Later today, Mitt Romney is scheduled to give a major speech on health care. I'm skeptical--as Mollie noted below, so is the Wall Street Journal, which today ran one of the most scathing editorials that I can recall in its pages, declaring that Romney "might as well try to knock off Joe Biden and get on the Obama ticket."
All the same, I'm trying to keep an open mind. No, much more than that. I want to like Romney. He's intelligent, well-spoken, and accomplished. He's seasoned, having run for president once already. He's rich, and he has a lot of rich friends, a not insignificant matter now that the Obama campaign has made clear it intends to raise $1 billion. At this point in his life, Romney sounds like a thorough conservative.
Which brings me to my problem. "At this point in his life." How much allowance can we prudently, properly make for Romney's earlier stands? May we overlook them on account of his youth at the time? Or wave them away because he was running for office in Massachusetts, one of the most liberal states in the nation, and accordingly had to adopt liberal positions? To what extent does a difference in a man's views later in life reflect growth and maturity--and to what extent does it suggest instead mere opportunism?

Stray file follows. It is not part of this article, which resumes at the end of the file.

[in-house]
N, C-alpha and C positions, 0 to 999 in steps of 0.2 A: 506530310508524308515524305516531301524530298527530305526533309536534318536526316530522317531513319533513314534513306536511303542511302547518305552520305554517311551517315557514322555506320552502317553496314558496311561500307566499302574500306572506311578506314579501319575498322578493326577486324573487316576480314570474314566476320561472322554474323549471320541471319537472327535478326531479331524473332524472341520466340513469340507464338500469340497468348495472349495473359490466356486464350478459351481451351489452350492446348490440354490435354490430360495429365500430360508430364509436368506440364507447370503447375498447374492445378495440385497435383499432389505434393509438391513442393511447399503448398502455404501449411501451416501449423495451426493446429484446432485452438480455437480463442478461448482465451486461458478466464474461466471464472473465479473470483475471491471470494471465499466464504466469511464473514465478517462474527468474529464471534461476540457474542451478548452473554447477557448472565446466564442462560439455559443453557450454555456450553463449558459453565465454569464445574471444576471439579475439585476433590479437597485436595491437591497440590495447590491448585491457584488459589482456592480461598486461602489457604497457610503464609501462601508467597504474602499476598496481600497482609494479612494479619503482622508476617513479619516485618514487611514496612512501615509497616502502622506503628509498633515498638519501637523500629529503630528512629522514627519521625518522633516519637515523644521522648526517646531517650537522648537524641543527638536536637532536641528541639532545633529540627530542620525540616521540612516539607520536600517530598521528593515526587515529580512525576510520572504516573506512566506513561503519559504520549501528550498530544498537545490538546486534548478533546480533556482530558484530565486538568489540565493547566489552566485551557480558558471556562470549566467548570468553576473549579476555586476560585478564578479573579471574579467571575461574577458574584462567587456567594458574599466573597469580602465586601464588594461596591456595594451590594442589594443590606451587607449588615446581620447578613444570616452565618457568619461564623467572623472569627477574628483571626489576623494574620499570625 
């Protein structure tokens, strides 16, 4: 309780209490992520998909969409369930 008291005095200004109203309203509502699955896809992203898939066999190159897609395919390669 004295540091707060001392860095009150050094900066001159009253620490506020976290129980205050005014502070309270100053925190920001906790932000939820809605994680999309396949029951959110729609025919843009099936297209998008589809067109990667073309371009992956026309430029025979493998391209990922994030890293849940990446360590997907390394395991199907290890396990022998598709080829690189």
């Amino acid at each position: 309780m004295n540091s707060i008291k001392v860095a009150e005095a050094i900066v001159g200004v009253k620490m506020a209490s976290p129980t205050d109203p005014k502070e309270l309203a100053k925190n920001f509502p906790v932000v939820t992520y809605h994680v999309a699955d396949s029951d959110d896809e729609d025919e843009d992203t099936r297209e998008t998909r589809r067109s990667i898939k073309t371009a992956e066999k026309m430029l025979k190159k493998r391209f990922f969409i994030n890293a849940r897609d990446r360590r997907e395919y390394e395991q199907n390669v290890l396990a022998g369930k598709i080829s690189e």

Nearby, a link to the test case, a video of Romney's 1994 debate with Ted Kennedy, against whom he was running for the Senate. Among other matters, as you'll see, Romney declares himself pro-choice--vehemently--places distance between himself and Ronald Reagan, claiming "I was an Independent during Reagan-Bush," and suggests that the Boy Scouts ought to drop its ban on gays.
Would you do me a favor? Would you look at the clip, then let me know how much weight we should place on Romney then as we evaluate Romney now?